Mediation defining terms

Mediation defining terms - come to agreements which sound...

Info iconThis preview shows page 1. Sign up to view the full content.

View Full Document Right Arrow Icon
Ethical Practice Batchelor A. Respect for dignity- The mediator must ensure that they do not violate either of the participant’s values. Because the disagreement could have serious consequences it is important to make both parties feel they respected by the mediator and their partner. B. Equality- Both participants also must feel that they are being treated equally. If one side feels as though they have the advantage the discussion progress could come to a halt. C. Fairness- The issue must be discussed in an impartial manner. Keeping the focus of the discussion equally distributed allows both sides to have their opinions heard. D. Rationality- There is no doubt that the conversation will be full of emotion; however it is necessary to ensure that the topics are discussed with logic. It is not beneficial to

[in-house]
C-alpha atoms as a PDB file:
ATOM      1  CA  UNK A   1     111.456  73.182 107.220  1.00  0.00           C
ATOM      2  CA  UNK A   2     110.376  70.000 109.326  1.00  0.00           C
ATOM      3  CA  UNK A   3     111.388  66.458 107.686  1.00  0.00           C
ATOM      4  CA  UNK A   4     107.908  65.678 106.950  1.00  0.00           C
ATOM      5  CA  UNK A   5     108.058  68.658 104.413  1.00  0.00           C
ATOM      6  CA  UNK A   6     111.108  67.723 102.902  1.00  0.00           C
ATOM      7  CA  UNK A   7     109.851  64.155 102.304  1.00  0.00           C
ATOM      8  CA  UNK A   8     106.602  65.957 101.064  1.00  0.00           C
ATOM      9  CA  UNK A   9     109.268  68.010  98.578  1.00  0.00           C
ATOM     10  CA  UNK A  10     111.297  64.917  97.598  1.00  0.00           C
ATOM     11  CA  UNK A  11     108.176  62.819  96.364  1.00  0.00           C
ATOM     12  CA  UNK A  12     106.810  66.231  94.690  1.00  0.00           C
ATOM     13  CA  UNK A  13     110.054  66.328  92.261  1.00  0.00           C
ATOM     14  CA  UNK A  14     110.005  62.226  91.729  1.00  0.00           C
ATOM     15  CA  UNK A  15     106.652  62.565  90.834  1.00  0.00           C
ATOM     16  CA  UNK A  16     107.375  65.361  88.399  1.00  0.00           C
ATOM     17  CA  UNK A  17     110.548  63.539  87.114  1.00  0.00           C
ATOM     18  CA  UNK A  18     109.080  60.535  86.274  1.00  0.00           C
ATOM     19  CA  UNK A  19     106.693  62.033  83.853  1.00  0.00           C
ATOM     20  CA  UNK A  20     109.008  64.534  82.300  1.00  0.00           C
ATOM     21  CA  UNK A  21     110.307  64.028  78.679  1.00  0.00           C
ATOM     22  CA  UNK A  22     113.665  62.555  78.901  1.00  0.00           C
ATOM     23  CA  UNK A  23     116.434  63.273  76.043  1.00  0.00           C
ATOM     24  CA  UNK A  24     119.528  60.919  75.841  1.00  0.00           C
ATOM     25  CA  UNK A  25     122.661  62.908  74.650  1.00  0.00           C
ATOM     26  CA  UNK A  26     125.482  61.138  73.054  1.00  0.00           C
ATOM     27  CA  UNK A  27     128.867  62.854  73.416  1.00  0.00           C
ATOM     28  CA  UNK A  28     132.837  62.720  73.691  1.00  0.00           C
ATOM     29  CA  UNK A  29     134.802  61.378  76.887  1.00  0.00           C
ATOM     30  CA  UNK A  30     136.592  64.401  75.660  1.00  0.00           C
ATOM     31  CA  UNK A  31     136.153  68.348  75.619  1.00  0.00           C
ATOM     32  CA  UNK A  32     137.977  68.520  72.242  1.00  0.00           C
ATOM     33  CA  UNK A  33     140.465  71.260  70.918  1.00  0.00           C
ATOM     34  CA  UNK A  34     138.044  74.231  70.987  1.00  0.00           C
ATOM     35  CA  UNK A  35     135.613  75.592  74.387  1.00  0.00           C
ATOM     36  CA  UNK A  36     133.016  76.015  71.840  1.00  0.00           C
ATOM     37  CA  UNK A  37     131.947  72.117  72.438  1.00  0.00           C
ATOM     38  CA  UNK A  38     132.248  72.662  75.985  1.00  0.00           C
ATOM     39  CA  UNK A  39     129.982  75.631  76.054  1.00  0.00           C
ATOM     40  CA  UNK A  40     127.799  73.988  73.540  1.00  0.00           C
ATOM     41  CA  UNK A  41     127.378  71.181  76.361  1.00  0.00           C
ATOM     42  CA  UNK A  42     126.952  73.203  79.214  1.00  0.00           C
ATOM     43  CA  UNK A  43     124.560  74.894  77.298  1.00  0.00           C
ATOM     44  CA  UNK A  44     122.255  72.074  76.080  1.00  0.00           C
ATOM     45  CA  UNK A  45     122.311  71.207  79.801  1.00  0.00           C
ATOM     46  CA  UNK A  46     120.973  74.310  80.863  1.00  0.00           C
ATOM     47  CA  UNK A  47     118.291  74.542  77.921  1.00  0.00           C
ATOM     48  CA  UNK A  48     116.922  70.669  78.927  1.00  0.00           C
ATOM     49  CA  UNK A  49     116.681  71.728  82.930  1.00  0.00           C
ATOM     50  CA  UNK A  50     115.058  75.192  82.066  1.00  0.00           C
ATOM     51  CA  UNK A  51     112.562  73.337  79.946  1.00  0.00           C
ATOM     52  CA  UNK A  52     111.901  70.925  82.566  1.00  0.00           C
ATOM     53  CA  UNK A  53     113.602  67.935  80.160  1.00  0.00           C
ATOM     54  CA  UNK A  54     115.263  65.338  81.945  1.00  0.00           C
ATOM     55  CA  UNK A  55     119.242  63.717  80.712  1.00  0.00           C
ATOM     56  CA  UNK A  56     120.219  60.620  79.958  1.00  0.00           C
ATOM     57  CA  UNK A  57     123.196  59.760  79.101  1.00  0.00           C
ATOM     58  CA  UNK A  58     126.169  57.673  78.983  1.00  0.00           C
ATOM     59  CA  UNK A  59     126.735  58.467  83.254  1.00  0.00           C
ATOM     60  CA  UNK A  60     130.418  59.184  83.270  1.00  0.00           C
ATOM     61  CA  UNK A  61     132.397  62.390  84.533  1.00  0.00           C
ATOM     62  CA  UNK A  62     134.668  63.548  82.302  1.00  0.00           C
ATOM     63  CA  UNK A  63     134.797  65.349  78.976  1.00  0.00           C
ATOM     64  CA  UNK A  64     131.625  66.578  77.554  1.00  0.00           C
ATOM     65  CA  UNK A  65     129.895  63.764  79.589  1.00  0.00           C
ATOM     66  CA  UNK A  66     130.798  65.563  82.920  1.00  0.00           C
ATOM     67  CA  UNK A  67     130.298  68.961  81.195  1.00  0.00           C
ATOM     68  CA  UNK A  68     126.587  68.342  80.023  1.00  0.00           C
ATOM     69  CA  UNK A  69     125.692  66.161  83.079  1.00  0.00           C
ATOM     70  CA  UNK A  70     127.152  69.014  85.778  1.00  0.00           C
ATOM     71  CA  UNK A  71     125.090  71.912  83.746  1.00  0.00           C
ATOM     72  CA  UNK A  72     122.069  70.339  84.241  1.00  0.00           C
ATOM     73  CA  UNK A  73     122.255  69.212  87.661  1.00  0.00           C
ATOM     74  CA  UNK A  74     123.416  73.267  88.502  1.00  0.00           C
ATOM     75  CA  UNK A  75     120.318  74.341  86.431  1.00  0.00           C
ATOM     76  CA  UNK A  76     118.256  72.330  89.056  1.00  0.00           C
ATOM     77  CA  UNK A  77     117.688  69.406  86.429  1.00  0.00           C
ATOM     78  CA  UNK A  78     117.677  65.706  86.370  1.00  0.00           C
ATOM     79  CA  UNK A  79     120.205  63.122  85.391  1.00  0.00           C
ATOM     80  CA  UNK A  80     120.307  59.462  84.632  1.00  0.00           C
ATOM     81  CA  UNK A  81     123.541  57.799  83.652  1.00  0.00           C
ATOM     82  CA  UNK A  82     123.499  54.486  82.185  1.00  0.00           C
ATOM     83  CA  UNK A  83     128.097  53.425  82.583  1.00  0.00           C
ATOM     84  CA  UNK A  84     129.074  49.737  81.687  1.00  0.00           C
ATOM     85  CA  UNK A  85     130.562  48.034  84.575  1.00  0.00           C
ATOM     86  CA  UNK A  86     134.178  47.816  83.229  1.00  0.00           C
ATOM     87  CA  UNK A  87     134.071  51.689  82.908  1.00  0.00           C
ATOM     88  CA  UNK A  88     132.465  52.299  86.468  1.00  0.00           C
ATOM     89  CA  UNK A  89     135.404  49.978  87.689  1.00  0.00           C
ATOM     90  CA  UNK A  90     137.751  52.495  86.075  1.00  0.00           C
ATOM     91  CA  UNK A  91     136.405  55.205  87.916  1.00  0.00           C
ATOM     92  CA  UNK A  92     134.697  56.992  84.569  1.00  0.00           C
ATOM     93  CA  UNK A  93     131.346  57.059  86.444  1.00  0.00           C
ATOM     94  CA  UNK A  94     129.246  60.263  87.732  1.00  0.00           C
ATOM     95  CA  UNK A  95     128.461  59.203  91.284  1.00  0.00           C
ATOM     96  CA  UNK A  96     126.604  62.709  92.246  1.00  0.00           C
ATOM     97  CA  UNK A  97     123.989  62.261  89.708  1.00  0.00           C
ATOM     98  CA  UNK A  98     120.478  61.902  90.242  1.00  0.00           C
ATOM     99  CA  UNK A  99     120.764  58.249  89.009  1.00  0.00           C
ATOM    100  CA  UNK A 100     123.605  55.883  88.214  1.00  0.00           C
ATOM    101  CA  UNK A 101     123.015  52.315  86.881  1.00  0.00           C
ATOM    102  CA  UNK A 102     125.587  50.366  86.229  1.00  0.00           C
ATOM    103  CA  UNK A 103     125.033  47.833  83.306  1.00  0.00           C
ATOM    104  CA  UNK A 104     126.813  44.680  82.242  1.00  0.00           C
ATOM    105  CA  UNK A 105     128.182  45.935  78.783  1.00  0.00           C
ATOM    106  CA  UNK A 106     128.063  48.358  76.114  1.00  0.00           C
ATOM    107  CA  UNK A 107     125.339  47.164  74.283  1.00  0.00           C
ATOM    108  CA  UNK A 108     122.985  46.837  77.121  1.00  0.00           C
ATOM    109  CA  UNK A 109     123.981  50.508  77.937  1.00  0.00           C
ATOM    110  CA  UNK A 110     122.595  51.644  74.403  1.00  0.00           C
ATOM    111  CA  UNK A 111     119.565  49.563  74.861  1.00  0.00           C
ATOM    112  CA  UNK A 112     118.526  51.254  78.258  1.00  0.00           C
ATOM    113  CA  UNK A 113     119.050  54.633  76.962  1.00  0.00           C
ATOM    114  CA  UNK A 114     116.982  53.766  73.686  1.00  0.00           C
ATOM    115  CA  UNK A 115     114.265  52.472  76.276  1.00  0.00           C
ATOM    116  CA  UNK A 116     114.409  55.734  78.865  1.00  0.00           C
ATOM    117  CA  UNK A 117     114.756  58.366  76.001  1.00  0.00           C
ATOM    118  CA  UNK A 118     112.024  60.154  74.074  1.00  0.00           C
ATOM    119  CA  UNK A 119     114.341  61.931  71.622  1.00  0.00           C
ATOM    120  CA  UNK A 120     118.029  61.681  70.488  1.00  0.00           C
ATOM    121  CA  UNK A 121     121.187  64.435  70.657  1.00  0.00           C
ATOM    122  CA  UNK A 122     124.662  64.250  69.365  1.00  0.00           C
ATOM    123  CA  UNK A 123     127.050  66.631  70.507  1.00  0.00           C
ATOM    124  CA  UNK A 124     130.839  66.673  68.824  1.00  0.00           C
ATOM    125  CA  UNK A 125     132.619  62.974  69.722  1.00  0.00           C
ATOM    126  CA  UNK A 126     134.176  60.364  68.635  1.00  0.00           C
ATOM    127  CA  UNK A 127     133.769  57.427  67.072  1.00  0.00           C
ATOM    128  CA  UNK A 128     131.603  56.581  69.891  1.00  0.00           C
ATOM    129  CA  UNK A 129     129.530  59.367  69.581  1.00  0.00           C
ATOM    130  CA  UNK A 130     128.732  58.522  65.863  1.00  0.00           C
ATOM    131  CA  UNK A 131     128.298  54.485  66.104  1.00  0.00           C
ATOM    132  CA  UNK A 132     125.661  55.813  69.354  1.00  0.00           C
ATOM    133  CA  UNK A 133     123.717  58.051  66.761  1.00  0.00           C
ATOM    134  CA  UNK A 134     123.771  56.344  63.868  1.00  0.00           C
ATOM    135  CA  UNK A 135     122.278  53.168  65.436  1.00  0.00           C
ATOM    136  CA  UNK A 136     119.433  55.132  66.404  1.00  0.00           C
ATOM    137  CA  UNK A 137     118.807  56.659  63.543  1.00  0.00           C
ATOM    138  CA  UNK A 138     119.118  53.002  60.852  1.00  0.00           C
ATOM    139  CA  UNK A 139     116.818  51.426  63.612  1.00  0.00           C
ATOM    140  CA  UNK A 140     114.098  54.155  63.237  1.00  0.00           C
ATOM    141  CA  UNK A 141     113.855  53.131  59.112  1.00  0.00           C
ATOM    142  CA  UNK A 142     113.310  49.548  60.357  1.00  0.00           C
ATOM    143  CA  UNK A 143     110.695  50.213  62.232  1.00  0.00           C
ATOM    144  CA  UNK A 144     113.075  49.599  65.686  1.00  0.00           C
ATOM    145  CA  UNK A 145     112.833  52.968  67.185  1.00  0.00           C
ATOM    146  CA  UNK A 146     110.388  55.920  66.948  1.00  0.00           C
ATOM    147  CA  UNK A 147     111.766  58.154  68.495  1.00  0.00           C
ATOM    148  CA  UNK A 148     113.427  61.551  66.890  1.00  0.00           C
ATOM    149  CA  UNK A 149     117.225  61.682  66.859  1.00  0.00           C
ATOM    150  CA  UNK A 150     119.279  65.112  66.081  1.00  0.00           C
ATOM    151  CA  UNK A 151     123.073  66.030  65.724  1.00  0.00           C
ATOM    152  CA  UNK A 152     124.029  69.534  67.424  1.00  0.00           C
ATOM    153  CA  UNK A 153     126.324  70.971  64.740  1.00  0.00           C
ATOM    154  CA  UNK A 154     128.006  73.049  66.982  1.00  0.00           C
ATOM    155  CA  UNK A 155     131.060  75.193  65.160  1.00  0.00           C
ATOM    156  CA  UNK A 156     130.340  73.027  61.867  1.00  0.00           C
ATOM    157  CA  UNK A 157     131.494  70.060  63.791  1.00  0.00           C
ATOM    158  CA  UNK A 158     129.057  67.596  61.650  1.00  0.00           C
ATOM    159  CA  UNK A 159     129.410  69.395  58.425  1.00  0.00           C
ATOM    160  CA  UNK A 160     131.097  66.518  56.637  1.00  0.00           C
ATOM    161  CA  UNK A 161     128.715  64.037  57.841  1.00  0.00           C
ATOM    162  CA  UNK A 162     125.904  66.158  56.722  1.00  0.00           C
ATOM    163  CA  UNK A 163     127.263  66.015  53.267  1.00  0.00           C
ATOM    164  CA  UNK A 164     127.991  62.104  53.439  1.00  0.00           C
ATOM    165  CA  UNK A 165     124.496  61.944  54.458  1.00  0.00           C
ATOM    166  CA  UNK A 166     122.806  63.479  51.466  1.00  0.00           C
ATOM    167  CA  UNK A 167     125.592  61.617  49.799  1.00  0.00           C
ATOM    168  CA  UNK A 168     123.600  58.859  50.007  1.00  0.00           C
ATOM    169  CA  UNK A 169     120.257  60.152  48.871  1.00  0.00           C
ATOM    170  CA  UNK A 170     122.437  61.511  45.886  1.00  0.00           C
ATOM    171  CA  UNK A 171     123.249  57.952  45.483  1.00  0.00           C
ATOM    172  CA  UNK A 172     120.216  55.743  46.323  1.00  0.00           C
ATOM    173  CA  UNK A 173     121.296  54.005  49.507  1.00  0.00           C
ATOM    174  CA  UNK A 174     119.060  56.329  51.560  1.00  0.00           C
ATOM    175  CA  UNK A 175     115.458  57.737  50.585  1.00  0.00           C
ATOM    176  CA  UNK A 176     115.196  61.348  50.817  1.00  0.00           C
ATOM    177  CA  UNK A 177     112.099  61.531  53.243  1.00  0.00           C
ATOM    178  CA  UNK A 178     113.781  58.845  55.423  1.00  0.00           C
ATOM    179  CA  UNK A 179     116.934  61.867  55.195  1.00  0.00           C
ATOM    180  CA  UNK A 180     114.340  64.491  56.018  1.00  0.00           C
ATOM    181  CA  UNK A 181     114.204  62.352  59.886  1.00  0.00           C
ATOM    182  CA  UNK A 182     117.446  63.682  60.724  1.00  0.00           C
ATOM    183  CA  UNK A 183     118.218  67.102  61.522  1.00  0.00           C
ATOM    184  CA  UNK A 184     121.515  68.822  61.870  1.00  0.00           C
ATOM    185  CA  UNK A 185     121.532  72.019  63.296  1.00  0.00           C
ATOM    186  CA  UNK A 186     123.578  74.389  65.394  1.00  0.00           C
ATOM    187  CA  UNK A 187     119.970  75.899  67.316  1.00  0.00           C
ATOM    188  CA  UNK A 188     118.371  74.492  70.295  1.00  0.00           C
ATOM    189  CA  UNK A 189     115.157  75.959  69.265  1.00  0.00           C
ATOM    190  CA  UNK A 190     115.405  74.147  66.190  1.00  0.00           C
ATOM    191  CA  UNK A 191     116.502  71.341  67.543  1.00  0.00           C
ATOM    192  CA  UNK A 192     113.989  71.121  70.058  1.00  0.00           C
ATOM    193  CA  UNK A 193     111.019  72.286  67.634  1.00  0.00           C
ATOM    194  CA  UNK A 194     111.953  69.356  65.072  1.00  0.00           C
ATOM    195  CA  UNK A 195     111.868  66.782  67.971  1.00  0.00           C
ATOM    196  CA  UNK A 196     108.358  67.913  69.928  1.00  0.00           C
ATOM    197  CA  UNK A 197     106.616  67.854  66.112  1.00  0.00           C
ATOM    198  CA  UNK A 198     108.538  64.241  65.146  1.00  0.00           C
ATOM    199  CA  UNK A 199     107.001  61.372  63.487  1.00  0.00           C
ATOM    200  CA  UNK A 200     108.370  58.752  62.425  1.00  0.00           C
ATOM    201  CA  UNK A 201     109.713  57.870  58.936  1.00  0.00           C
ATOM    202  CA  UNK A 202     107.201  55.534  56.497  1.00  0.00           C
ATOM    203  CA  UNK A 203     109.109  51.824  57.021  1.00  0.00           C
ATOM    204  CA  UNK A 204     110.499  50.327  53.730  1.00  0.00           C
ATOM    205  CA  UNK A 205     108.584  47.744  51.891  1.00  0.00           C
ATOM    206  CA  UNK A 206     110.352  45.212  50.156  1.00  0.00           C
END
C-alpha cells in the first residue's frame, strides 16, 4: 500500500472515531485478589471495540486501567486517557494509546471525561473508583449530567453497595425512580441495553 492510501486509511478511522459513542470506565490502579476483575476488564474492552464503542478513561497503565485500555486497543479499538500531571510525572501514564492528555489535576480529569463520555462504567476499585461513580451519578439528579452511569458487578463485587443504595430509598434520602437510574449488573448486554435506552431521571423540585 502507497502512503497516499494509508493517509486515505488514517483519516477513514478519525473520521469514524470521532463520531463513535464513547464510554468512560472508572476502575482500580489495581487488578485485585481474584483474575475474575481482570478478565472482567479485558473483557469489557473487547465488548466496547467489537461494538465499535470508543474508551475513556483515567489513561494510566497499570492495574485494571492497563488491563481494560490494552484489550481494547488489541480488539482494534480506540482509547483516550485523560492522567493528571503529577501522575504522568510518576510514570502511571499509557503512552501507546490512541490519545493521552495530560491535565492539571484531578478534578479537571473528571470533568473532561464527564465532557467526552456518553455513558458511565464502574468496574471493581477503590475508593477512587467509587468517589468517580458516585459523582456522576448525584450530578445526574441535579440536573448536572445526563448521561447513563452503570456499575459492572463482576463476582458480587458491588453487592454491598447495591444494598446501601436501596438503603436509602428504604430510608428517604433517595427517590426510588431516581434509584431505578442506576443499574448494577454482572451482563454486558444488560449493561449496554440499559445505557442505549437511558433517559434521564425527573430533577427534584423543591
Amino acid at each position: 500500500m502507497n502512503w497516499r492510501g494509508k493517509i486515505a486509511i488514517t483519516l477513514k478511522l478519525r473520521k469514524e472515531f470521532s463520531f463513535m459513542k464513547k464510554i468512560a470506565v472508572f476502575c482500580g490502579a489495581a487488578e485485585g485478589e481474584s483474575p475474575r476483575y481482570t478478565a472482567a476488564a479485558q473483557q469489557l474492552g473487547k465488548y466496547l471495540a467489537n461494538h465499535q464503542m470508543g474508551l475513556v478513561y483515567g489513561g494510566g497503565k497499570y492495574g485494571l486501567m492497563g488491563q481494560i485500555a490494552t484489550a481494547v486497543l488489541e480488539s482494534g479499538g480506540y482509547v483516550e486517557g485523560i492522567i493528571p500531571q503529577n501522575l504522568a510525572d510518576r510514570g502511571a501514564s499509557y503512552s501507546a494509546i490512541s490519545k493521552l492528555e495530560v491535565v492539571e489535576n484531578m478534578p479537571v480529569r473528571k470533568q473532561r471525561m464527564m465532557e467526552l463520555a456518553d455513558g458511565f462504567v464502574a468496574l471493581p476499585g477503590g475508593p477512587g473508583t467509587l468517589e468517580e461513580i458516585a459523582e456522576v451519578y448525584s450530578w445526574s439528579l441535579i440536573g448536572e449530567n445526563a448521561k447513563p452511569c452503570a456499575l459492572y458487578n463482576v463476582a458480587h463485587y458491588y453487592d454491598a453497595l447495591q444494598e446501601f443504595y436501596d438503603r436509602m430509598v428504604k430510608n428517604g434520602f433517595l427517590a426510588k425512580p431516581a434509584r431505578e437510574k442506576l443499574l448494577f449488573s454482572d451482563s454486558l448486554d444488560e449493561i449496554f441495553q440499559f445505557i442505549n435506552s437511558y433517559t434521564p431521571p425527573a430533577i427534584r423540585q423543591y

Background image of page 1
This is the end of the preview. Sign up to access the rest of the document.

Unformatted text preview: come to agreements which sound okay on paper but are not rationally possible. E. Neutrality- The mediator is simply the person who facilitates the discussion in a productive and fair manner. They must remain the third party who will not show favor to one side; this would defeat the purpose of the discussion. F. Sympathy- Demonstrating a true care for the situation allows the participants to feel as though the mediatory has a vested interest in resolving the conflict. G. Peace- If the discussion turns into an argument, no progress can be made. The mediator must explain to the participants the importance of remaining calm....
View Full Document

This note was uploaded on 06/11/2008 for the course PHILOSOPHY PHL115 taught by Professor Bachelor during the Fall '06 term at Elon.

Ask a homework question - tutors are online